How to create a new Expectation Suite without the CLI

In some environments, you might not be able to use the CLI to create a new Expectation Suite. This guide shows how to create a new Expectation Suite and start adding Expectations using Python code, for example in a Jupyter notebook. Note: If you want to get started creating Expectations with the fewest possible dependencies, e.g. without configuring a Data Context, you should check out How to quickly explore Expectations in a notebook.

Prerequisites: This how-to guide assumes you have already:

This code is very similar to the boilerplate you see after creating an Expectation Suite using the CLI, with the only difference being that the Expectation Suite is created not loaded from the Data Context:

import great_expectations as ge

context = ge.data_context.DataContext()
suite = context.create_expectation_suite(
    "my_suite_name", overwrite_existing=True # Configure these parameters for your needs
)

This block just creates an empty Expectation Suite object. Next up, you want to create a Batch to start creating Expectations:

batch_kwargs = {
    "datasource": "my_datasource",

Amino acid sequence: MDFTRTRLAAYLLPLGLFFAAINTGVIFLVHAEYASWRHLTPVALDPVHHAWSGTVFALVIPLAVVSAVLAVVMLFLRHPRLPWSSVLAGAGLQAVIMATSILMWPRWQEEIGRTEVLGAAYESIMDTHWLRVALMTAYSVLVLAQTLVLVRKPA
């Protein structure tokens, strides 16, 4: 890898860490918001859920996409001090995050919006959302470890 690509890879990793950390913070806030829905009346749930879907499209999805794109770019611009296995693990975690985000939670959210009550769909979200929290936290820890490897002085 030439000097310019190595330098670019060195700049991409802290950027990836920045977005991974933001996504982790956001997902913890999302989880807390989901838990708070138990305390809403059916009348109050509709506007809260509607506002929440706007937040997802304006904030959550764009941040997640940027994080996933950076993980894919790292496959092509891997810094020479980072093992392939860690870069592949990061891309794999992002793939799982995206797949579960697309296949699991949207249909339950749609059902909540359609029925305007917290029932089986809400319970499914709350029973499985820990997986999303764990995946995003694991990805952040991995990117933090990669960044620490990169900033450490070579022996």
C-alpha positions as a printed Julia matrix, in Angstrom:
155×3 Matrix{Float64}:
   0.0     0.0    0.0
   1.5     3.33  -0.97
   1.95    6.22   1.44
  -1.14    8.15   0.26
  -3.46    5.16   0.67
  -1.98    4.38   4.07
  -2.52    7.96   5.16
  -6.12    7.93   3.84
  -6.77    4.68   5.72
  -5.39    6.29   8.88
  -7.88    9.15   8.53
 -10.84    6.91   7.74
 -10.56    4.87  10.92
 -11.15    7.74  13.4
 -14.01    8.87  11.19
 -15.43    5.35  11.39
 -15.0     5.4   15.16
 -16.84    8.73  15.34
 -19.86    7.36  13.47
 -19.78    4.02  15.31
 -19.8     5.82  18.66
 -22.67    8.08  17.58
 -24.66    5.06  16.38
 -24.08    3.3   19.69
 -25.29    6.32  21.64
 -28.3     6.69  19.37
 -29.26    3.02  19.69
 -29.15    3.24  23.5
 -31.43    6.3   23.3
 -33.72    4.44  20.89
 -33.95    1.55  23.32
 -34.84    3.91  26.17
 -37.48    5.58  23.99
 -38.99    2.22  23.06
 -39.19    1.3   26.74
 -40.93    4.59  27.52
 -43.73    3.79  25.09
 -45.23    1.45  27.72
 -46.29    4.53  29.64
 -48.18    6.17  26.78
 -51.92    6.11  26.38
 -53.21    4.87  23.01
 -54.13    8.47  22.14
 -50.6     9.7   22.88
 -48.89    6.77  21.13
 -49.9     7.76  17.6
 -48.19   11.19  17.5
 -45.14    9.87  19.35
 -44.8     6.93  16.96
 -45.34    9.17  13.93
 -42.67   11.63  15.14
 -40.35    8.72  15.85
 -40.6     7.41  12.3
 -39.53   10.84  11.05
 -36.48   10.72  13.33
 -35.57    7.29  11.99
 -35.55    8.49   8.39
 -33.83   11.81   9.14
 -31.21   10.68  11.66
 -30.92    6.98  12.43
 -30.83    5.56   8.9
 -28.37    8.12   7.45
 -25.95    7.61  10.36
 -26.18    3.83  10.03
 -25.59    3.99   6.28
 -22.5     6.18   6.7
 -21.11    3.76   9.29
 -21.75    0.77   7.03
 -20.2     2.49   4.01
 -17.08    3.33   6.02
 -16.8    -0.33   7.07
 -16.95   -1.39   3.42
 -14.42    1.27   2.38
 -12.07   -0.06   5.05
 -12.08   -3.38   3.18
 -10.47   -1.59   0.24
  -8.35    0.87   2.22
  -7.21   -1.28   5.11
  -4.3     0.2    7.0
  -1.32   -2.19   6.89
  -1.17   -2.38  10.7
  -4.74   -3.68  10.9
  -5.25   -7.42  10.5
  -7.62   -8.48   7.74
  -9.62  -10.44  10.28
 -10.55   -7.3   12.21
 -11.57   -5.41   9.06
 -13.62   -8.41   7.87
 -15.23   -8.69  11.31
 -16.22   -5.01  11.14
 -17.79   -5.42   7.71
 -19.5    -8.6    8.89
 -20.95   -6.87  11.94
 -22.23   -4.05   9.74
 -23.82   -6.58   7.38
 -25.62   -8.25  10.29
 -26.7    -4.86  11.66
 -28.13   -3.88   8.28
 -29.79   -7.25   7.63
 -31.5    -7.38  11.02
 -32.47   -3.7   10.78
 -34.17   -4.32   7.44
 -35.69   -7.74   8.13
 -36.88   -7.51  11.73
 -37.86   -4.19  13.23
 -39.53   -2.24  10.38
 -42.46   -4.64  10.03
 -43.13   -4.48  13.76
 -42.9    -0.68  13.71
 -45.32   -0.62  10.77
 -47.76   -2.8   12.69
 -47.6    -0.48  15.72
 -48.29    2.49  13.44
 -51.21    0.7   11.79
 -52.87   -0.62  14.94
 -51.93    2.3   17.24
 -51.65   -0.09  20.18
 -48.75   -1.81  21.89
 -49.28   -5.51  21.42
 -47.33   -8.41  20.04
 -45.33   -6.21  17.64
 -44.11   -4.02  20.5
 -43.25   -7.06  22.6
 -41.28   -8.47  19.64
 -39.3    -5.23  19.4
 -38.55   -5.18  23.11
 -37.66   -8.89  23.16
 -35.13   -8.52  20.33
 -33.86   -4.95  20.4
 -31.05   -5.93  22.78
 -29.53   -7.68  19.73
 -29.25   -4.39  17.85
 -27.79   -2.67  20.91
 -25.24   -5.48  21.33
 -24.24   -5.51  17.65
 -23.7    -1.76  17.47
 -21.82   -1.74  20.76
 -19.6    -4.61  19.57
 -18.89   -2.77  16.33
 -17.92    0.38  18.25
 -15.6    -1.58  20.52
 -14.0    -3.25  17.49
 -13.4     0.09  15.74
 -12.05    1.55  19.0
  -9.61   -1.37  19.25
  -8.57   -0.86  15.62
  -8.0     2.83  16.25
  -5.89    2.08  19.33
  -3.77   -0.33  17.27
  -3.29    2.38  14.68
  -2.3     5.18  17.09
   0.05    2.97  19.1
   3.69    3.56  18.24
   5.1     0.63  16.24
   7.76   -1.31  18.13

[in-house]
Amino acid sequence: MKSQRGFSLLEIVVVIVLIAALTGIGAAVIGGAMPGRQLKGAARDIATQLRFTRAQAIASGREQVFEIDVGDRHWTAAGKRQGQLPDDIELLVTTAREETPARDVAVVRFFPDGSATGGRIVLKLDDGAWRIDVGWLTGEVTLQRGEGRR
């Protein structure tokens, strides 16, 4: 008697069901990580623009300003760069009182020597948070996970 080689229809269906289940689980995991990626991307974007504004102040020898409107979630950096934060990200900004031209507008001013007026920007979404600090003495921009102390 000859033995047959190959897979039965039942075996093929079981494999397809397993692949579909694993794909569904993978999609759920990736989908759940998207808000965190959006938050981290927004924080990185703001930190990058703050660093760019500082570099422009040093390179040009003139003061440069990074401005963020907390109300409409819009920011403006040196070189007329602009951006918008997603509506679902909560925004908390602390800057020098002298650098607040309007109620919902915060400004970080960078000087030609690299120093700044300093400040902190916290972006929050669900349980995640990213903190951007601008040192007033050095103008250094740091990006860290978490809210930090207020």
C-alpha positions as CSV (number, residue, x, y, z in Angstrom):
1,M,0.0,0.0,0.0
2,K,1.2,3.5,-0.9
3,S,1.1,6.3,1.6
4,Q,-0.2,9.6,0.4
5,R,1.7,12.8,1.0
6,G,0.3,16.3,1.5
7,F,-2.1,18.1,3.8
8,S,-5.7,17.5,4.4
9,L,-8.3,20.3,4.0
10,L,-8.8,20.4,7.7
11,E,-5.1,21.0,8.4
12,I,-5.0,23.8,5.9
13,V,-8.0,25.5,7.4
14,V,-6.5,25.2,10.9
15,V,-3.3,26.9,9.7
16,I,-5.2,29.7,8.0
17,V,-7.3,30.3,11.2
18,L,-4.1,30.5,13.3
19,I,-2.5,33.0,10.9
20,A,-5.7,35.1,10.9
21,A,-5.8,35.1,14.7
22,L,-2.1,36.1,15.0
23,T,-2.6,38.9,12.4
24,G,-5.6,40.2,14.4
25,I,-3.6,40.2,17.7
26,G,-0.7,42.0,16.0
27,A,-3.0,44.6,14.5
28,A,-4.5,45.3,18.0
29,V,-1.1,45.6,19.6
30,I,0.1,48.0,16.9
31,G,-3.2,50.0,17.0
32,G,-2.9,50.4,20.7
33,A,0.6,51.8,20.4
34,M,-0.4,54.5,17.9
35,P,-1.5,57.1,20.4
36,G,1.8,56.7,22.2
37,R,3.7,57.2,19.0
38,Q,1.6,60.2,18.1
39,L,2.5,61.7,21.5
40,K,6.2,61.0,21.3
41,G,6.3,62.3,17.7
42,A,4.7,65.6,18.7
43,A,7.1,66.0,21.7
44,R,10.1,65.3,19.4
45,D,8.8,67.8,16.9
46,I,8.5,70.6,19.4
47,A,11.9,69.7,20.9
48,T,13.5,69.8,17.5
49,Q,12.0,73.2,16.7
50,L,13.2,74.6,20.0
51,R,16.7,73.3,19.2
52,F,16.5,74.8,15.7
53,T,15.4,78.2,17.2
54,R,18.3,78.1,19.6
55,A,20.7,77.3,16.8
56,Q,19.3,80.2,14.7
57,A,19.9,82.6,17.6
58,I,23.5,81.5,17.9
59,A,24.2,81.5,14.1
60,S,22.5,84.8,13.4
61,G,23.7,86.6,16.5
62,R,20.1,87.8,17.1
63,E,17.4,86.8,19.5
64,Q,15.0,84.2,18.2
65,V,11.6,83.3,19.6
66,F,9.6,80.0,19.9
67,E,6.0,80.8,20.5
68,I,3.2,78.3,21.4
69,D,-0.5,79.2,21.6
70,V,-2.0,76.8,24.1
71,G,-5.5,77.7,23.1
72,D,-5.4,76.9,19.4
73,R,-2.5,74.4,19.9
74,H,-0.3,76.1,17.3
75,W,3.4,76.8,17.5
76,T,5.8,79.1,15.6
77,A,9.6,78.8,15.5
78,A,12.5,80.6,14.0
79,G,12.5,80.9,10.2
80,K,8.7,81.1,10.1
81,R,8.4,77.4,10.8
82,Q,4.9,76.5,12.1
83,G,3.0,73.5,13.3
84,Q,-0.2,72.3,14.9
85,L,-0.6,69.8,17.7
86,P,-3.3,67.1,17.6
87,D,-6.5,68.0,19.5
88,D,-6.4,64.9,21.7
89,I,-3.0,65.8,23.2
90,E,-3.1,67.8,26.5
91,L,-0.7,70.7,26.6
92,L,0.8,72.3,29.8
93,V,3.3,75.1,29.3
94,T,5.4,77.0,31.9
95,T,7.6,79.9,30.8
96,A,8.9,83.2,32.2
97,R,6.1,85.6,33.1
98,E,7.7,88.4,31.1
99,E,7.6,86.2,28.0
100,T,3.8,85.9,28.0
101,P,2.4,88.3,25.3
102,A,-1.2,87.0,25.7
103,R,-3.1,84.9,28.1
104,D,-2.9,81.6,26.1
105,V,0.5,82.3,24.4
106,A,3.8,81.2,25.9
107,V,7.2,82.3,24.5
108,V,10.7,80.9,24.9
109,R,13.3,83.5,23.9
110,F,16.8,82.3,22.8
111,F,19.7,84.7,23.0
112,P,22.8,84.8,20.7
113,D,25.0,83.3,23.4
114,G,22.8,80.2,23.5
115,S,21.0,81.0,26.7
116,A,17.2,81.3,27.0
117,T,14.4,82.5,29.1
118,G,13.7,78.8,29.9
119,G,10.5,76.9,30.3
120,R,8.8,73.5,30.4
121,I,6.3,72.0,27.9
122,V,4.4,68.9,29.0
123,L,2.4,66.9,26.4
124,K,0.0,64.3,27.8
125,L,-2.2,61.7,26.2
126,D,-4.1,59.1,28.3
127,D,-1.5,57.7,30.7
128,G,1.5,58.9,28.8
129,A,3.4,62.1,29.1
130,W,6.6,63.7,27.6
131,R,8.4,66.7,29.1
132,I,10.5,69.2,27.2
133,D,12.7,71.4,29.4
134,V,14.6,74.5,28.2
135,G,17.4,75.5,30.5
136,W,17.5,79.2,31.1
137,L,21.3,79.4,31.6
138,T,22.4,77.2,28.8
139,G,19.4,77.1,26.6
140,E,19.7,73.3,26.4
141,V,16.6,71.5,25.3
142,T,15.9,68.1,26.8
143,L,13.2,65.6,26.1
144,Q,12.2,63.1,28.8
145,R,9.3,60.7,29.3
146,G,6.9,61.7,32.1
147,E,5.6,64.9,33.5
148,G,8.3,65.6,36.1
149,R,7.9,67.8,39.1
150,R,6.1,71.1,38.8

"schema": "my_schema",
    "table": "my_table_name",
}
batch = context.get_batch(batch_kwargs, suite)

Note: The batch_kwargs depend on what type of data asset you want to connect to (a database table or view, Pandas datasource, etc.). See Creating Batches for your configuration. You can then start creating Expectations on your batch using the methods described in the Glossary of Expectations and eventually save the Suite to JSON:

# Start creating Expectations here
batch.expect_column_values_to_not_be_null('my_column')

...

# And save the final state to JSON
batch.save_expectation_suite(discard_failed_expectations=False)

This will create a JSON file with your Expectation Suite in the Store you have configured, which you can then load and use for Validation.